Task Force on Climate-Related Financial Disclosures (TCFD)
Developed and supported by prominent U.S. and global business leaders, the TCFD provides a principles-based framework that enables more effective disclosures over climate-related risks and metrics.
Value Reporting Foundation (VRF)
The Sustainability Accounting Standards Board (SASB) and the International Integrated Reporting Council (IIRC) have combined to form the VRF, which focuses on disclosure of sustainability-related topics that inform value creation, preservation, and erosion. The U.S.-based SASB provides a practical set of industry-specific disclosure standards and materiality framework, while the U.K.-based IIRC provides a principles-based framework to enable Integrated Reporting (<IR>).
Standards, customer expectations, investor concerns – there's a lot to consider as you develop an ESG strategy.
Implementing sustainable ESG strategies, policies, and practices is not only a vital way to care for our people and planet, but is also an increasingly important factor in how your customers and investors are making their decisions. From products to services, people want to do business with companies that are incorporating responsible environmental practices, social strategies, and governance policies.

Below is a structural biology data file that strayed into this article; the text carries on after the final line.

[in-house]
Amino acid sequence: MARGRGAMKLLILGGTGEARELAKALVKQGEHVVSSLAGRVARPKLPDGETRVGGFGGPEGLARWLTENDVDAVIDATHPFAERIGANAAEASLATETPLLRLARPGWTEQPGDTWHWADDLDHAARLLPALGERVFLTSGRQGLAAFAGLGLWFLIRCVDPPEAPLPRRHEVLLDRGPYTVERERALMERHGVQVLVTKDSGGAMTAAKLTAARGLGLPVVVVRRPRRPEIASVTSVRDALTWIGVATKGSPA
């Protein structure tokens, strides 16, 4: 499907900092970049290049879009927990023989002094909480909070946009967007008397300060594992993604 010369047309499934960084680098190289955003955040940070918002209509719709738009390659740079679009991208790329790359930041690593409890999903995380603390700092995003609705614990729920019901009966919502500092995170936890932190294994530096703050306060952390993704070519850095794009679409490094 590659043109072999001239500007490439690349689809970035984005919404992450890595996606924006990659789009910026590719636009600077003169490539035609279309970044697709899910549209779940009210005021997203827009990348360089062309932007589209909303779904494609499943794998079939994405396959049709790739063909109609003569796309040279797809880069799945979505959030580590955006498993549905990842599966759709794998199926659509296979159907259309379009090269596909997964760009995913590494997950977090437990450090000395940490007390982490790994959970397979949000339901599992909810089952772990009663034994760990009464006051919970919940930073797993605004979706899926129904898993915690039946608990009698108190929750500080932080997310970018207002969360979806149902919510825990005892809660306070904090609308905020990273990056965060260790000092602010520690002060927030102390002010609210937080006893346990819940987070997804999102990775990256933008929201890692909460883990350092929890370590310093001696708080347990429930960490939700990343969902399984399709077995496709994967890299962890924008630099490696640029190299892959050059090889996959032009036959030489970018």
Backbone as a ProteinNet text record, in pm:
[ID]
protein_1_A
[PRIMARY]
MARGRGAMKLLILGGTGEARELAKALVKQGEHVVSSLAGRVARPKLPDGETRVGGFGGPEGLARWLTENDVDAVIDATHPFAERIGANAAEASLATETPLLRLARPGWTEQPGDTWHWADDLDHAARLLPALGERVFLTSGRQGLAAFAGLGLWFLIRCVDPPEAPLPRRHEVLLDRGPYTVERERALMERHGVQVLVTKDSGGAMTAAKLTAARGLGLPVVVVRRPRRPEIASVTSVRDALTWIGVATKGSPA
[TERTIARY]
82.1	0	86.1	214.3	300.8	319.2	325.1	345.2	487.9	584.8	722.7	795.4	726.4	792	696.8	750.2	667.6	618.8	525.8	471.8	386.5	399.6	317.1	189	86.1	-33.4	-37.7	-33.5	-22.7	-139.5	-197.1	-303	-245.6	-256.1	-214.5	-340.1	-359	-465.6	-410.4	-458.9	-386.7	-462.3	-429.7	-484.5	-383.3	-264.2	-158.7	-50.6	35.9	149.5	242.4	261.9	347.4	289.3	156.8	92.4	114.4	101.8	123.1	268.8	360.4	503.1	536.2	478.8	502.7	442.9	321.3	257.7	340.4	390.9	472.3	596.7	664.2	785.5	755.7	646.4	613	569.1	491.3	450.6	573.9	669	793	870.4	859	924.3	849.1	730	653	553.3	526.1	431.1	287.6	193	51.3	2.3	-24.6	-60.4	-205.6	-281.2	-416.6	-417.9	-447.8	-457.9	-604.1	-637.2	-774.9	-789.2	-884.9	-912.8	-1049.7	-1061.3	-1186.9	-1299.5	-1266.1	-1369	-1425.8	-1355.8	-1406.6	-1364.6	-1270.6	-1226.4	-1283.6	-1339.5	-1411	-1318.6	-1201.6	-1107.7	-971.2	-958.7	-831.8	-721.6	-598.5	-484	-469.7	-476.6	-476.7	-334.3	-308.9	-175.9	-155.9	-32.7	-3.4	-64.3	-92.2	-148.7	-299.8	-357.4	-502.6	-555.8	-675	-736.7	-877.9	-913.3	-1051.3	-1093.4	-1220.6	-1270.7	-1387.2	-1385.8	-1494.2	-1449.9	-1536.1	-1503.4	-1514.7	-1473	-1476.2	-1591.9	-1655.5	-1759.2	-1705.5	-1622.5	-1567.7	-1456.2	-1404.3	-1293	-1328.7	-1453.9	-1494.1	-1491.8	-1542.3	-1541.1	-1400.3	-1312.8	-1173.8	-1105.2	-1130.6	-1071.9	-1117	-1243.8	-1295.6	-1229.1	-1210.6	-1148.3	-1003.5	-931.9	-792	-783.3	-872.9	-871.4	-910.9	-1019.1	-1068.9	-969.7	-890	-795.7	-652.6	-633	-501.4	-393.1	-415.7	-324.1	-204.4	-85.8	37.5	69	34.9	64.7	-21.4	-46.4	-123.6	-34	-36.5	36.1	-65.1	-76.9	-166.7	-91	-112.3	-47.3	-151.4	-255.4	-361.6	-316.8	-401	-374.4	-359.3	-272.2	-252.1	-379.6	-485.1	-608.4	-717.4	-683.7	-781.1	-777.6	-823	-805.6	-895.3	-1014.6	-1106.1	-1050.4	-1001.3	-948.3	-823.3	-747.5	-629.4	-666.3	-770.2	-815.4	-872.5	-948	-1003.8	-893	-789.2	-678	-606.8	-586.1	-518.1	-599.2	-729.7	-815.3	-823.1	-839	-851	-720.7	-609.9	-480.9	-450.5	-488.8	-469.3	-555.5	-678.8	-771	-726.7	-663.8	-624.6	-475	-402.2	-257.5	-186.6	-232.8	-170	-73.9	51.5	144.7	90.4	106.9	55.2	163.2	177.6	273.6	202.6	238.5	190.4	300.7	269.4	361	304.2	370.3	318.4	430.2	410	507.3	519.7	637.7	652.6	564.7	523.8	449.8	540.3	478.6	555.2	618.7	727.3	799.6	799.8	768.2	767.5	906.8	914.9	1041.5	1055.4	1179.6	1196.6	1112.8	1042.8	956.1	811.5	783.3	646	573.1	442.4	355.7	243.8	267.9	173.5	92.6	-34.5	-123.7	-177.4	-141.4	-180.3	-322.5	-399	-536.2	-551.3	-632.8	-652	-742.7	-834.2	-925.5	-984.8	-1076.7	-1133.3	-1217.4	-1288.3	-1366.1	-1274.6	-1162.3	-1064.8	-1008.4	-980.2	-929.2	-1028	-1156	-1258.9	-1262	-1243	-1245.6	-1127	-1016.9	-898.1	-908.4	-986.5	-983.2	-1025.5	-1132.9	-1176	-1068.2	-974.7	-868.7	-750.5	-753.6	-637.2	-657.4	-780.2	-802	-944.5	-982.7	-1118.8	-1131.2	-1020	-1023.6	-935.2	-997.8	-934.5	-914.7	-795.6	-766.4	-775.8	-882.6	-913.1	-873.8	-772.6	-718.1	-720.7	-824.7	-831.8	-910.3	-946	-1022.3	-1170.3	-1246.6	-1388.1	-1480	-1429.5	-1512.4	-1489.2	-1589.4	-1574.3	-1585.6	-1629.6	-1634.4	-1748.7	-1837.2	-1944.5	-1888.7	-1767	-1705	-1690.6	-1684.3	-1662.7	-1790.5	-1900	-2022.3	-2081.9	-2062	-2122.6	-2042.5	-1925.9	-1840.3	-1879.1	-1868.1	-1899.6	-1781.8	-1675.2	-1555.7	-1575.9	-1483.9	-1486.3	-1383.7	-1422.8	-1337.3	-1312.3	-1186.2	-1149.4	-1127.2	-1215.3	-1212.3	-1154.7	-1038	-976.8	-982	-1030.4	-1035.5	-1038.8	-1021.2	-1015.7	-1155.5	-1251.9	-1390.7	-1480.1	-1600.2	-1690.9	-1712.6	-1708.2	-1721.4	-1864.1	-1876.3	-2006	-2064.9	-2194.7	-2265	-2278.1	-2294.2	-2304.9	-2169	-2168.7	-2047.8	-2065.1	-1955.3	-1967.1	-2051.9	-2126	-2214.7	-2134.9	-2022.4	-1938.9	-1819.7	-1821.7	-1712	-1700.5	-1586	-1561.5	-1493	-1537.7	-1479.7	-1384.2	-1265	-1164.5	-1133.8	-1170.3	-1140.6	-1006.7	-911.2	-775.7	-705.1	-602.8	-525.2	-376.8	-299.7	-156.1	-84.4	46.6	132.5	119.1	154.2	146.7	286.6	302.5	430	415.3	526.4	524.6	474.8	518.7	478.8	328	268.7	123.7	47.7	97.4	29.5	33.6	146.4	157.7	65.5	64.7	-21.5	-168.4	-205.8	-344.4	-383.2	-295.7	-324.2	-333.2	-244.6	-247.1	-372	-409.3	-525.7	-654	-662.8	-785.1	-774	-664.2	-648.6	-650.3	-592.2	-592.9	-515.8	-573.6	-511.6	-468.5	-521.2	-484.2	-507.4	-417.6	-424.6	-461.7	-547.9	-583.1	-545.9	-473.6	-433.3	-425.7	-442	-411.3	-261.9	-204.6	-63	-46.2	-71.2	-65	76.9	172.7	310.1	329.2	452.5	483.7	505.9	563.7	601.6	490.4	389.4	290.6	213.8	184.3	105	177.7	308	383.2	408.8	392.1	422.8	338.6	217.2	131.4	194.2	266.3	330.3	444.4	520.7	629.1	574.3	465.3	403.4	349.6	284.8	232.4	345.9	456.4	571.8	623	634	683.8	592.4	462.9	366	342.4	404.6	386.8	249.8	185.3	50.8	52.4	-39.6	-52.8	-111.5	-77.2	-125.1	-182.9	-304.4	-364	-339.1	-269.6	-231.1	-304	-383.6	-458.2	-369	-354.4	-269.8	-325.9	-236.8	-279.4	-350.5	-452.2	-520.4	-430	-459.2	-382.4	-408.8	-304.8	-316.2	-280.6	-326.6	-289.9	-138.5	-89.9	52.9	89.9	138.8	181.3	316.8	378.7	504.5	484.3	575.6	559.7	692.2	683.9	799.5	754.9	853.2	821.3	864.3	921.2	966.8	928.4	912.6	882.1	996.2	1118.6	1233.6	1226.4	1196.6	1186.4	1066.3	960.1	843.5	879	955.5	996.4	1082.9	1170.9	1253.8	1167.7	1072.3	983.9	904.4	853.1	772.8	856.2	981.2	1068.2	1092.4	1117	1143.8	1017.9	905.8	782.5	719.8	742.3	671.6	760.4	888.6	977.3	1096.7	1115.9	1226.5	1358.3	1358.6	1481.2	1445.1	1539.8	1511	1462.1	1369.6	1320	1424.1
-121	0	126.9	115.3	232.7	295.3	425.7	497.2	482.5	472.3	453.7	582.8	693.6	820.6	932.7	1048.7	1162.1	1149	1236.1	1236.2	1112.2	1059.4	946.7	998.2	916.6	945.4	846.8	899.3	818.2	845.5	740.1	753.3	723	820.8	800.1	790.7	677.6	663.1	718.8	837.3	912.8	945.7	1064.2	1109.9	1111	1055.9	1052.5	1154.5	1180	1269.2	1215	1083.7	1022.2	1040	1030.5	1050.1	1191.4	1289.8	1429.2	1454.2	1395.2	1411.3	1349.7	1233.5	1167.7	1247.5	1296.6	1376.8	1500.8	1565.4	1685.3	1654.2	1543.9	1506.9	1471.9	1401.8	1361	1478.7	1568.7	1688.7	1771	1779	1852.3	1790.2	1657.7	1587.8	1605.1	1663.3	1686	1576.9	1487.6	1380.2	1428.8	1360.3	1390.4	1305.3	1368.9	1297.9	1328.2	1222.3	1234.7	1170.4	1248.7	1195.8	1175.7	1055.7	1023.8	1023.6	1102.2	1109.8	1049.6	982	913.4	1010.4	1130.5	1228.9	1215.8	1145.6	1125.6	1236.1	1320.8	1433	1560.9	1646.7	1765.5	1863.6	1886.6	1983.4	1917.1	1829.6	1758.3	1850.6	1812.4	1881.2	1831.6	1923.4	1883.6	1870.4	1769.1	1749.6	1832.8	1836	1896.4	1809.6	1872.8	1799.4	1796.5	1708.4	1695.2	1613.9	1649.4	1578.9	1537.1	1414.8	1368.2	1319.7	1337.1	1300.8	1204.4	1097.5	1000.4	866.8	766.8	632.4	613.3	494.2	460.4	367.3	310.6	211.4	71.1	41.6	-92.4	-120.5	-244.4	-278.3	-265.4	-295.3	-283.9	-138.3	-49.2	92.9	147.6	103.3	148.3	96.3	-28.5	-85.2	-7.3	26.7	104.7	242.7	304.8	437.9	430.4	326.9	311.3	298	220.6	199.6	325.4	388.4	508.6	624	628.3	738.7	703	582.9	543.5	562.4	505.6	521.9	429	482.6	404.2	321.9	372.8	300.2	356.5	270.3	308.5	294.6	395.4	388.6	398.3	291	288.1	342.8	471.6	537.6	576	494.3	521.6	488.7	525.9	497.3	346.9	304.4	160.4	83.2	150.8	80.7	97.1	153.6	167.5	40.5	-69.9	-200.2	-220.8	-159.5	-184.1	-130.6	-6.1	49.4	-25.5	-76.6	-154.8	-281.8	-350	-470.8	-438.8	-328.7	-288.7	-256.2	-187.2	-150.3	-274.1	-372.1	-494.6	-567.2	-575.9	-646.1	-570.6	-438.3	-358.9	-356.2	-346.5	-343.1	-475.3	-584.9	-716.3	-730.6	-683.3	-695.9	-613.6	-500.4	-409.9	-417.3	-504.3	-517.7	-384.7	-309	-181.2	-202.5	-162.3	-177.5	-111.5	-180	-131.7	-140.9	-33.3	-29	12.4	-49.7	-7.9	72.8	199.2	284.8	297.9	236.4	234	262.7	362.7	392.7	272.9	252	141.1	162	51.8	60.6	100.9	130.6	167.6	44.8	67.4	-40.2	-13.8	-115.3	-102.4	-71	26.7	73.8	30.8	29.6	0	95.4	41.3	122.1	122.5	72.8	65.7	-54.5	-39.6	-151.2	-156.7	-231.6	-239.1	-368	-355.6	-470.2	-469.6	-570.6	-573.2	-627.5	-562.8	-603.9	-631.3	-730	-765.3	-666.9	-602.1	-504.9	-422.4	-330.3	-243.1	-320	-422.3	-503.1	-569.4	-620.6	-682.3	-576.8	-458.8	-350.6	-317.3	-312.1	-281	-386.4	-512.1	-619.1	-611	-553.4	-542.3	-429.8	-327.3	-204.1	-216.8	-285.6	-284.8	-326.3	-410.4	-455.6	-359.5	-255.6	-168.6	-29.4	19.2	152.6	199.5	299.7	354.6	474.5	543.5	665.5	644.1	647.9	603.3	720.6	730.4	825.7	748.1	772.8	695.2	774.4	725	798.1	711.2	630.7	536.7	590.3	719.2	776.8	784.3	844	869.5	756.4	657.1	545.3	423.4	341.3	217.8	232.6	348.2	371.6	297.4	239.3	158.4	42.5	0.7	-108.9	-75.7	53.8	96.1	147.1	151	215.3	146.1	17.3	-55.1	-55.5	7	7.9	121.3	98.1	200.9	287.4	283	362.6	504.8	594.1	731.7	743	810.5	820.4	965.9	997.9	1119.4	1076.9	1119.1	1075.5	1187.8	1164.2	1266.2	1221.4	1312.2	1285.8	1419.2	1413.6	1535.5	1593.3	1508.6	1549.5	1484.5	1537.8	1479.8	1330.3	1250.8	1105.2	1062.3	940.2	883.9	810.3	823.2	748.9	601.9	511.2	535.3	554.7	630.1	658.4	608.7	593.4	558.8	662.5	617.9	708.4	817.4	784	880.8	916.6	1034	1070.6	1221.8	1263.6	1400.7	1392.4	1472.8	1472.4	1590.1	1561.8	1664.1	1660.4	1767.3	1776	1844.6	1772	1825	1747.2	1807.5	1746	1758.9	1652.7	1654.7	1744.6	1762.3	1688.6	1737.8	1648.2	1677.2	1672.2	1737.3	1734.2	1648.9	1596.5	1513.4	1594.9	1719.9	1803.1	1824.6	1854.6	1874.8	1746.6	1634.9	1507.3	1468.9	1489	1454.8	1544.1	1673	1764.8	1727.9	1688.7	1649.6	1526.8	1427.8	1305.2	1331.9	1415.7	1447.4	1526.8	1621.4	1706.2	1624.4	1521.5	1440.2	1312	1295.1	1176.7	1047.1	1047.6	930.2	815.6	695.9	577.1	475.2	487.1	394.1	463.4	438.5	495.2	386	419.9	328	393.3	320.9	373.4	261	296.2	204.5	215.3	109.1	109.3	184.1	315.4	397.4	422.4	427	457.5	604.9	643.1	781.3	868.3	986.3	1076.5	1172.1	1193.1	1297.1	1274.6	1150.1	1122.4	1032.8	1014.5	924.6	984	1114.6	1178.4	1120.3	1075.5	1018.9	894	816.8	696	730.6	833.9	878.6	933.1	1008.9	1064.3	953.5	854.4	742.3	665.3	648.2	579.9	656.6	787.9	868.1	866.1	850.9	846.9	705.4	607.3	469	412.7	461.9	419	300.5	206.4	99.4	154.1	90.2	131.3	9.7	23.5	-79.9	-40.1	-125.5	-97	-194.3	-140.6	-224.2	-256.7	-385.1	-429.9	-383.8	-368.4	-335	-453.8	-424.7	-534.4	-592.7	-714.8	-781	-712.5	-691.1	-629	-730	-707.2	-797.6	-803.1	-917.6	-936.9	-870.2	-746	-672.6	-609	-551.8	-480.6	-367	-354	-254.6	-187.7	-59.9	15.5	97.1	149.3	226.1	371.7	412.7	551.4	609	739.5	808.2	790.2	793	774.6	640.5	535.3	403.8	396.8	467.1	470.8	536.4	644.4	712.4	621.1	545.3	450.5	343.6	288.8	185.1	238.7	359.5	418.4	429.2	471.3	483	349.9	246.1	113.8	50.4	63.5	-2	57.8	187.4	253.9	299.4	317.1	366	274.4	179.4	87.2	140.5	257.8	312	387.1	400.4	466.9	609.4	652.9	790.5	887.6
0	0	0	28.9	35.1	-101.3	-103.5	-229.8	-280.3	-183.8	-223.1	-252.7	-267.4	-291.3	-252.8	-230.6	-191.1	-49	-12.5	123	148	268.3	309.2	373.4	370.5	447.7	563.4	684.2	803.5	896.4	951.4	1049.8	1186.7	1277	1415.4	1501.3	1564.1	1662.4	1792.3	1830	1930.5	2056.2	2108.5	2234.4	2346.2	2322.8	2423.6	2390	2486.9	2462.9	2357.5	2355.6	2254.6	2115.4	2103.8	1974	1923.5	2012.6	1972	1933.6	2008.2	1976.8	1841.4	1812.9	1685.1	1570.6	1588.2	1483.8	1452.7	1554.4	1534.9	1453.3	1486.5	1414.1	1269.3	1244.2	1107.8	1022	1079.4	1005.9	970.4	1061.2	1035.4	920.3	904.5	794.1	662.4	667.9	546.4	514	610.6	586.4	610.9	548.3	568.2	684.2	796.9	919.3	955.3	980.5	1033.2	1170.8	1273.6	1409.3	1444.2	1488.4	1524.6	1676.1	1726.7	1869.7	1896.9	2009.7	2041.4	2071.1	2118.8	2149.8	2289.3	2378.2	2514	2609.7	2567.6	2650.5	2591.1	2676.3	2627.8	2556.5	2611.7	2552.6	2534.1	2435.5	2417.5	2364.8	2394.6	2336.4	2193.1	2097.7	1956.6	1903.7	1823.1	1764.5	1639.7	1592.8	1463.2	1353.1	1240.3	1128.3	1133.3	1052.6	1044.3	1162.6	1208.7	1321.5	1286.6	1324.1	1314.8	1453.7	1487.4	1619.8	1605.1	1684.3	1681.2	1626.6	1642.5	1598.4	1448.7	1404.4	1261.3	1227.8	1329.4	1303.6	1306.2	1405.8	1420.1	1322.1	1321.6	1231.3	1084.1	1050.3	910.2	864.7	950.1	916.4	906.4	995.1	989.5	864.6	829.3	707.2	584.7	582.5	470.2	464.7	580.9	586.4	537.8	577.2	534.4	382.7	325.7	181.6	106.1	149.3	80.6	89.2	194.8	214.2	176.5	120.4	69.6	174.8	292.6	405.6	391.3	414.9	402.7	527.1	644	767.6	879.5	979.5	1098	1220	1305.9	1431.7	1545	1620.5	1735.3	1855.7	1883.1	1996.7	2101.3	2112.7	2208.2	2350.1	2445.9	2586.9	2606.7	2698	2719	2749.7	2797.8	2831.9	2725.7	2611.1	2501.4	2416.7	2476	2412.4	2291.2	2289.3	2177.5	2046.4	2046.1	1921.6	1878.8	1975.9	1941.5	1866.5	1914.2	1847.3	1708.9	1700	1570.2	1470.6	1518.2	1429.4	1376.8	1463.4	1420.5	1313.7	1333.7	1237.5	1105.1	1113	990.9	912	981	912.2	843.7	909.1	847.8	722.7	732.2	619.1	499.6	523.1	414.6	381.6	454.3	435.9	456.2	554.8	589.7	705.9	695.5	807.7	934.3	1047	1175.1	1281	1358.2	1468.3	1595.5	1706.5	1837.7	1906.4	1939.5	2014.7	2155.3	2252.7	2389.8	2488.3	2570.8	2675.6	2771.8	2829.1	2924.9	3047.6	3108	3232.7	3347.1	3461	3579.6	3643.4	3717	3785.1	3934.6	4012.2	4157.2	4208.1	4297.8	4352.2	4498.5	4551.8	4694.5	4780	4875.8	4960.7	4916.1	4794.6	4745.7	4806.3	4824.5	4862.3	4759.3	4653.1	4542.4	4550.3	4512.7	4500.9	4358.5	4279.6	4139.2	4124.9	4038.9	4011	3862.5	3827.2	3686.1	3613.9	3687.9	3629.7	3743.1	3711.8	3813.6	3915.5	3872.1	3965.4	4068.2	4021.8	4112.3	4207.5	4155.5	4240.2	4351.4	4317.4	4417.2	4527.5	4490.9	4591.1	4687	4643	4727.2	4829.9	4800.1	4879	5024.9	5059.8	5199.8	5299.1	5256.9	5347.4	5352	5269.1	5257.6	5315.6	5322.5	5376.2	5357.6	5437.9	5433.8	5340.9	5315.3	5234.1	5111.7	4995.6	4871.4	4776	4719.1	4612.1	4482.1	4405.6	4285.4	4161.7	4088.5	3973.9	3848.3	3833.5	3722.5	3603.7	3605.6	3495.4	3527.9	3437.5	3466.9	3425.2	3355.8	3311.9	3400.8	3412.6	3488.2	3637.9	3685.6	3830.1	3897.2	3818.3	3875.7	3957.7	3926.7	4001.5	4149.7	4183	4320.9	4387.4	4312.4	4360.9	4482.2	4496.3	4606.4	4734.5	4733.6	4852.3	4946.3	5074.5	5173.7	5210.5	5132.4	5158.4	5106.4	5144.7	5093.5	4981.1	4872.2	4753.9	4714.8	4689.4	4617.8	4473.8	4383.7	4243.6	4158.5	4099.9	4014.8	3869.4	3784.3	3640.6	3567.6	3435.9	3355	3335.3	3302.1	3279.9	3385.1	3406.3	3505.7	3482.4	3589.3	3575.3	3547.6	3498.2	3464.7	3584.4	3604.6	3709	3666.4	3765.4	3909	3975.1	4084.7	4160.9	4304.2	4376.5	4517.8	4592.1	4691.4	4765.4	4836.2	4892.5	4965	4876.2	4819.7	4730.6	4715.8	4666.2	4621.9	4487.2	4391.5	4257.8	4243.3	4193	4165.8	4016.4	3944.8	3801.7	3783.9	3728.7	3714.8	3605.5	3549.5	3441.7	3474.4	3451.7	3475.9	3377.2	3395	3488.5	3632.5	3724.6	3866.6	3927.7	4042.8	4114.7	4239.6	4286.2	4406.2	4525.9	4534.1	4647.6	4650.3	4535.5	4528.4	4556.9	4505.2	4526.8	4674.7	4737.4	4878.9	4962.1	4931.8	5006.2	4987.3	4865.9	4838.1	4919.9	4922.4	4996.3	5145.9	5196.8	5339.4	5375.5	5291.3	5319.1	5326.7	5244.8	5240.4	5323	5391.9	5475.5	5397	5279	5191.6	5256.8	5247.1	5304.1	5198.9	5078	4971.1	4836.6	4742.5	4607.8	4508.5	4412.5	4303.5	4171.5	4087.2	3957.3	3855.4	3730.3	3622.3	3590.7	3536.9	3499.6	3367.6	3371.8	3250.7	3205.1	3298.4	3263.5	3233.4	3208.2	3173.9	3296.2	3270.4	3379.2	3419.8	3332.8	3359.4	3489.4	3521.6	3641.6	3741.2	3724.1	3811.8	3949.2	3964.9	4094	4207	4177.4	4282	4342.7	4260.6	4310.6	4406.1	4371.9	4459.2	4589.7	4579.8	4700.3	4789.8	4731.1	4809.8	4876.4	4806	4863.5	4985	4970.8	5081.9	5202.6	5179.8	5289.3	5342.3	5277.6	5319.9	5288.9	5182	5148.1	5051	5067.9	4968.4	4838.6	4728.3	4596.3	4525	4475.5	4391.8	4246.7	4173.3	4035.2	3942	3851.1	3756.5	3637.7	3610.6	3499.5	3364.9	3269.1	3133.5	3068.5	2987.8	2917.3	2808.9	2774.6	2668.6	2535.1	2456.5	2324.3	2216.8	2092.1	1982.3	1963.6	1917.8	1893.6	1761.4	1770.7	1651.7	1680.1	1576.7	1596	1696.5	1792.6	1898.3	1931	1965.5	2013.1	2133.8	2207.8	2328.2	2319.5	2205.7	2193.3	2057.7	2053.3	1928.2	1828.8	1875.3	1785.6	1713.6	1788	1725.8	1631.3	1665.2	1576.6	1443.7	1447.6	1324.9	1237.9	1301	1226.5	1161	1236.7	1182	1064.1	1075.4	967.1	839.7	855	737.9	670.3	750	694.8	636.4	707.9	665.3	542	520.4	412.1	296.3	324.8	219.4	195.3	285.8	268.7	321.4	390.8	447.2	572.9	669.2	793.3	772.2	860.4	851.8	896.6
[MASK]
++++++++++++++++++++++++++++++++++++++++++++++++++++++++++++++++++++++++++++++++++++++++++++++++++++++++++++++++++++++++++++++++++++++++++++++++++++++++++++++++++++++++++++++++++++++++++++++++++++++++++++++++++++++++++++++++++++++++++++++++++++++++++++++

Source Global Research, a U.K.-based research firm, conducted a study among U.S.-based senior executives and found that while sustainability might not seem like an immediate need, it’s quickly becoming important to all of your stakeholders. When asked what stakeholder-driven factors will drive sustainability investment in their organizations over the next five years, the top three were employee pressure (54%), consumer pressure (50%), and investor/shareholder pressure (37%).
Whether it’s assessing your supply chain for human trafficking or making a commitment toward responsible investment, customers and investors don’t just care where their money is going – they care where your money is going.
Insights to help guide your ESG strategy
Identifying efficiencies in your ESG strategy
Got ESG? Current developments in ESG disclosure
Insurance firm risk, meet climate-related financial risk
Driving sustainability and growth: Learning from Formula E's success
5 things decision-makers need to know about ESG in the new year